• Charity brand lines are a form of sponsorship wherein a company works with a nonprofit to develop a specific product or service and pledges to donate a portion of sales proceeds to the nonprofit. Shop-for-a-cause programs like this focus simultaneously on helping nonprofits and driving sales since socially conscious consumers are more likely to buy a product if they know it supports a good cause. 
  • Sponsorships involve companies providing support to nonprofit events, programs, or initiatives. This support can be financial gifts, in-kind donations, or marketing assistance. Sponsorships can also be one-time deals or ongoing partnerships based on the agreement between the nonprofit and the corporation. 
  • Impact investments are a process wherein companies invest in nonprofits or socially responsible for-profit organizations. The investment funds provide support for the organizations to get their programs off the ground, and the company generates a financial return.

Last, there’s one type of corporate giving program that fits in the middle of this venn diagram: 

  • In-kind donations can involve employees or be entirely managed by the company. For example, mission-driven businesses that provide software nonprofits use often have free or discounted subscription options for nonprofits. This form of corporate philanthropy does not involve employee giving at all. However, in-kind donations also include professional services, like consulting, accounting, photography, graphic design, and coding all rely on volunteers, which will be the business’s employees. 

Which type of corporate giving is right for your company? The answer depends on numerous factors, such as employee interest, which nonprofits are interested in working with your business, and what resources you have available to spend on philanthropy. 

However, if we had to pick a favorite, we would single out matching gifts as the best type of employee giving program. 

An In-Depth Look at Employee Matching Gifts

With over 26 million individuals working for companies that offer matching gift programs, employee matching gifts have the capacity to make a major impact. For your program, determine what causes you want to support through matching gifts, which of your employees are eligible, and how much you intend to give.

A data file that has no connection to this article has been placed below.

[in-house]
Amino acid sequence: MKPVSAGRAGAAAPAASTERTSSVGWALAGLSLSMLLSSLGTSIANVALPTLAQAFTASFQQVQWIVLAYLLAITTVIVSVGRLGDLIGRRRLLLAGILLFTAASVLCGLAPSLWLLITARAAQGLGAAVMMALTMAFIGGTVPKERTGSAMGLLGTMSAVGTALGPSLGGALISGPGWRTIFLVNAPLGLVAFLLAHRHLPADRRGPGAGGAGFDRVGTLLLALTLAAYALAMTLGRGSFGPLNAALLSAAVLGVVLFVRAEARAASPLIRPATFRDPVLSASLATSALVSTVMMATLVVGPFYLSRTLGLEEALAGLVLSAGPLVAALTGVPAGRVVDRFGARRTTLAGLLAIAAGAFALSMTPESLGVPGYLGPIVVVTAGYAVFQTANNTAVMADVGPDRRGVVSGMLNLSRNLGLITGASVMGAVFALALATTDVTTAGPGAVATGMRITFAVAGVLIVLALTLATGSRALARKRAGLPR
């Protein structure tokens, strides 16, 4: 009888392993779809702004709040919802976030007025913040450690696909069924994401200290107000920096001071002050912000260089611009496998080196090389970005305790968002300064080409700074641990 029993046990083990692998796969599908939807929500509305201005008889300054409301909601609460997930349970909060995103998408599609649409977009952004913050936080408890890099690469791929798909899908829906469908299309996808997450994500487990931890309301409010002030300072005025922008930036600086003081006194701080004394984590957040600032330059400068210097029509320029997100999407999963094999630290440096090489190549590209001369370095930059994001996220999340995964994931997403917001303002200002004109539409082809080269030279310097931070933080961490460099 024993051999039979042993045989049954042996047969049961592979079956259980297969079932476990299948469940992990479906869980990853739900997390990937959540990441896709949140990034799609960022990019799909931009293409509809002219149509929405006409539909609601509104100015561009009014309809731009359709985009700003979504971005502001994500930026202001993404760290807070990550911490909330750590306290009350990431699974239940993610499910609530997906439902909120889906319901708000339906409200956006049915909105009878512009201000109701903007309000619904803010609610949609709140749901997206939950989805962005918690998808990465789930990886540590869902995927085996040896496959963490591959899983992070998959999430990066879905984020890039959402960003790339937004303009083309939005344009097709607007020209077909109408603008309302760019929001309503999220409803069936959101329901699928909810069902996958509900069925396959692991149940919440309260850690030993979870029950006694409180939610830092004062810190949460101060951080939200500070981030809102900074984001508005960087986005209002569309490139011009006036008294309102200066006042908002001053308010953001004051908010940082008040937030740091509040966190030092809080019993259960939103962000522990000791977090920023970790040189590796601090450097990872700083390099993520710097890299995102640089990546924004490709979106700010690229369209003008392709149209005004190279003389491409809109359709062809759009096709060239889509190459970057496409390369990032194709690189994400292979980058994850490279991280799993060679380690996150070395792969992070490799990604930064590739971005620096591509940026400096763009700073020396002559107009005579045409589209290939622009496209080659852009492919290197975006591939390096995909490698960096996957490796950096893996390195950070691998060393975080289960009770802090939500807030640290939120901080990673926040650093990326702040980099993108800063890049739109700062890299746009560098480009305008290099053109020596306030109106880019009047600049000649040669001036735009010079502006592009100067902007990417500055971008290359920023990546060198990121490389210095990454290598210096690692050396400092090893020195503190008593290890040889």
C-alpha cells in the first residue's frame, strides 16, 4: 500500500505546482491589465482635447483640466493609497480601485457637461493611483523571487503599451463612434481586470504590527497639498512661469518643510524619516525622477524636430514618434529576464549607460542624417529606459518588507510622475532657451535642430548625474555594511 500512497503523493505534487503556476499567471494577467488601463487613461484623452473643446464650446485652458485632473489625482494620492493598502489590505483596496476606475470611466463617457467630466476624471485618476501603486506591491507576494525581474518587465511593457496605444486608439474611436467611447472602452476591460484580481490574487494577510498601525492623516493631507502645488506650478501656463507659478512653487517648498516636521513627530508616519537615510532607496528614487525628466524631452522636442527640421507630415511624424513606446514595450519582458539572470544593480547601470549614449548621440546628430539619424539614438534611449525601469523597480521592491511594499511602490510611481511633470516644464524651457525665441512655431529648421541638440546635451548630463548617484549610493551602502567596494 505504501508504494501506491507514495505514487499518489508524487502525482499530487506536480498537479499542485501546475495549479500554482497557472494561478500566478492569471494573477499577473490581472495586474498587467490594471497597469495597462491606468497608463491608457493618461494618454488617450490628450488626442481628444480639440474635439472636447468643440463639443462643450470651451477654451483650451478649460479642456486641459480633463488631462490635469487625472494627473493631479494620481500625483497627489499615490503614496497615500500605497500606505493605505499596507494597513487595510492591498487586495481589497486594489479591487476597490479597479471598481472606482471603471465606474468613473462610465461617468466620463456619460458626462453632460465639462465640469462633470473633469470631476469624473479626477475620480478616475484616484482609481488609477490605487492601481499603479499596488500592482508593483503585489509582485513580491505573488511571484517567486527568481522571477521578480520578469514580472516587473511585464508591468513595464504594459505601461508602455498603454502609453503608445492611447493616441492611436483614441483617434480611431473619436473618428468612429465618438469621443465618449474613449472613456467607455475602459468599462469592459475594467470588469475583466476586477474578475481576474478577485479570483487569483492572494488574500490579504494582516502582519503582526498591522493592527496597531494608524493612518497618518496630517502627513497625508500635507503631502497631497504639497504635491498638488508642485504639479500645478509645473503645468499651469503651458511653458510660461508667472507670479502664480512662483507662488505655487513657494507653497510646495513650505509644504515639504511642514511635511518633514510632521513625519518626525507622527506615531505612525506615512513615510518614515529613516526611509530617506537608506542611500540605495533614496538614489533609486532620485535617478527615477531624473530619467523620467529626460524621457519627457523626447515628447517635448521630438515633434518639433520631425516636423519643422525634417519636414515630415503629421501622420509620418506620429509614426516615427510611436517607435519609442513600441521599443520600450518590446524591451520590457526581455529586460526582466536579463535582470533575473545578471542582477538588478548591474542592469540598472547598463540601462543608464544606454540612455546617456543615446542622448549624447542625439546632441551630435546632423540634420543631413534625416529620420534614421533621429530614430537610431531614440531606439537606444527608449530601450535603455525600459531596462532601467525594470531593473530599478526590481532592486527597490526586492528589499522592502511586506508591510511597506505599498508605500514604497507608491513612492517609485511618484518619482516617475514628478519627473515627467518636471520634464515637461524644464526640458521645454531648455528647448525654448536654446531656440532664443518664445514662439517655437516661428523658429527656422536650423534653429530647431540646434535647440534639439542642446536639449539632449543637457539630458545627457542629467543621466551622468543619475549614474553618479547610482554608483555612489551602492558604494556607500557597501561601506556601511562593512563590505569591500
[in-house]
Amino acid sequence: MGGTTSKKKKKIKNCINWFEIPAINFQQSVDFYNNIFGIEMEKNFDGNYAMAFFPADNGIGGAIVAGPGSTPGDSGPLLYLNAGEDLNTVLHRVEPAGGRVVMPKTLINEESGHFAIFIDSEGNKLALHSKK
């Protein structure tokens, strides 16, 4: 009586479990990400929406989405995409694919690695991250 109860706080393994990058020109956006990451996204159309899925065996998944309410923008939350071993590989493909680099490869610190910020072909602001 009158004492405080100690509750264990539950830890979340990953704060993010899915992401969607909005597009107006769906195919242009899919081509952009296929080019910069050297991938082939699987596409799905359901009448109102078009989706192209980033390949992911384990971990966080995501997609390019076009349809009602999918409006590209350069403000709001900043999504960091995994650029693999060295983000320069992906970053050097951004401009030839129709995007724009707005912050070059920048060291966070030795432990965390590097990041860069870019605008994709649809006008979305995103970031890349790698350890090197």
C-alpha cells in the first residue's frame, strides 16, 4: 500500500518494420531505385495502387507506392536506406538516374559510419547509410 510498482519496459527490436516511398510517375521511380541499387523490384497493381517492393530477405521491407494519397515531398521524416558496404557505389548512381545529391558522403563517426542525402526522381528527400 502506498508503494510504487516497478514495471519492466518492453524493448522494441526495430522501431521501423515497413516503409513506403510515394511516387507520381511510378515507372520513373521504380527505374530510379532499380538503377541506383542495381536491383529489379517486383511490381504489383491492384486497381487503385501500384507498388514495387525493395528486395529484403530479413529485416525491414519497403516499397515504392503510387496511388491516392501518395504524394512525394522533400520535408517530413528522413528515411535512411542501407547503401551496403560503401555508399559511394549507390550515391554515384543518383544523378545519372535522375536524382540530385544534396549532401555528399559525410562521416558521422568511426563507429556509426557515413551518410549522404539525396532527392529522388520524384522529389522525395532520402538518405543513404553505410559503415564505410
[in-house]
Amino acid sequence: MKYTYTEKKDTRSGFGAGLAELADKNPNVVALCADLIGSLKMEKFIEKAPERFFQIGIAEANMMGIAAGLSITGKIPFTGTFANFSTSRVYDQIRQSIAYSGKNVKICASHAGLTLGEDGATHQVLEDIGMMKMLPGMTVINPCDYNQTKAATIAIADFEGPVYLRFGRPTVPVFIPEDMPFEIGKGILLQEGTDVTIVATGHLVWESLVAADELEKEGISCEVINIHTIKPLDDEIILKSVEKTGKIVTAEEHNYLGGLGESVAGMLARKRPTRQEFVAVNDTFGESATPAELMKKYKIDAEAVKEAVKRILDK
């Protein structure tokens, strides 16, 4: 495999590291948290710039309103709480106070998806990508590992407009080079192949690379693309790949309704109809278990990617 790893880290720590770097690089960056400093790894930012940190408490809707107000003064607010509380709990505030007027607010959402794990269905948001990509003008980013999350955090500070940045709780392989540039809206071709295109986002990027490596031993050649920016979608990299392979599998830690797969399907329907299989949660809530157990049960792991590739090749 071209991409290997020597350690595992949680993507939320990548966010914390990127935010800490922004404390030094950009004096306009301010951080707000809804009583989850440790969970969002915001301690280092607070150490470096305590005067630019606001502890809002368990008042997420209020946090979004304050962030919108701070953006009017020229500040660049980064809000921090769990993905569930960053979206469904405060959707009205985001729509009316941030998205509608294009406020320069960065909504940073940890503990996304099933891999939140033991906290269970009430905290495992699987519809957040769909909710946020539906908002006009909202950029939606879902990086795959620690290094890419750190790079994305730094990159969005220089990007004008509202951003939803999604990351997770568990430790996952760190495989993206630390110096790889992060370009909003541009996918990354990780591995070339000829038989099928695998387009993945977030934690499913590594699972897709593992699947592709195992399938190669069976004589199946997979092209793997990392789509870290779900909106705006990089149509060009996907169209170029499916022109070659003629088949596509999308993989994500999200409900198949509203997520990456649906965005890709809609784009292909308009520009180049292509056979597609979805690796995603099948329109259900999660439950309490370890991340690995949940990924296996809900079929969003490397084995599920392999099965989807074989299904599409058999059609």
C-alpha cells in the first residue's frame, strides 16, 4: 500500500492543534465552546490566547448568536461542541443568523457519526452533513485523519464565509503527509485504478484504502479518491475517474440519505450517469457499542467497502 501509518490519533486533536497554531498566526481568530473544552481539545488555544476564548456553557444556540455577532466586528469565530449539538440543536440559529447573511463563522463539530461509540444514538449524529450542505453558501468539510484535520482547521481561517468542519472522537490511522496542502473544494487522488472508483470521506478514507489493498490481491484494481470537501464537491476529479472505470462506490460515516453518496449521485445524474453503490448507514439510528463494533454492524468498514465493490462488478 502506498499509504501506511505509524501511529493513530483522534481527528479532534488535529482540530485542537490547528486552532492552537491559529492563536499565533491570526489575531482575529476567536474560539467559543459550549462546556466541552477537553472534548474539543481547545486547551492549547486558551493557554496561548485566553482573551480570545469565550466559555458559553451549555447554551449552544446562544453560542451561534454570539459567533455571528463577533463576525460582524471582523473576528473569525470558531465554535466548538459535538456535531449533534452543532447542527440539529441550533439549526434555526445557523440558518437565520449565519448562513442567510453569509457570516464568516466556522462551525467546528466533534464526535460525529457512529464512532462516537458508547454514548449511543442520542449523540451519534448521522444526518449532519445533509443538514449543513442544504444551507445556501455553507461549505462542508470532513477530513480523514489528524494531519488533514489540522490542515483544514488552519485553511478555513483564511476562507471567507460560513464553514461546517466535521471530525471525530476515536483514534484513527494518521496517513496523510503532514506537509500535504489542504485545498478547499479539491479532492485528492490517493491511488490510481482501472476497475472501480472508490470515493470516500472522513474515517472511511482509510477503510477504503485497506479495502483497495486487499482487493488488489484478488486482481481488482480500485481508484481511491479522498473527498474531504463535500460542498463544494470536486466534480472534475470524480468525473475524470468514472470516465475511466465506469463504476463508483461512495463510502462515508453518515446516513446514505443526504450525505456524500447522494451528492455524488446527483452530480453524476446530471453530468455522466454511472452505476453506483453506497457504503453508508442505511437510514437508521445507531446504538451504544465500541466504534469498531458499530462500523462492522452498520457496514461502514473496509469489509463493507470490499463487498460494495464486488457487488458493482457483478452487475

For instance, one company might make only full-time employees eligible for matching gifts, but they may pledge to match all gifts at a 1:1 ratio with an annual cap of $10,000. In contrast, another company might open up its matching gift program to part-time and retired employees but enforce a narrower range of gifts between $50 to $2,500 and exempt donations to educational and religious institutions. 

However you decide to organize your matching gift program, you can access benefits like:

  • Flexibility. Depending on their employer’s restrictions, matching gift programs allow employees to decide which causes they want to give to, when they make their donations, and how much they give. While placing limits on your program can channel employees to support specific causes, keep in mind that as restrictions go up, participation goes down. 
  • Potential for automation. Matching gift technology is advancing fast, and businesses using CSR software with matching gift auto-submission technology can enable their employees to complete their matching gift requests in seconds. All they need to do is turn on the feature, and employees will get the option to have their request automated when they give to nonprofits with matching gift software.  
  • Easy management. Once you kick off your matching gift program, it essentially runs itself. Businesses just need to regularly take two actions. They need to approve matching gift requests and routinely promote the program to remind employees to participate. 

Interested in what matching gift programs look like in action? Here’s how matching gift programs have played out at a few companies whose names you might recognize: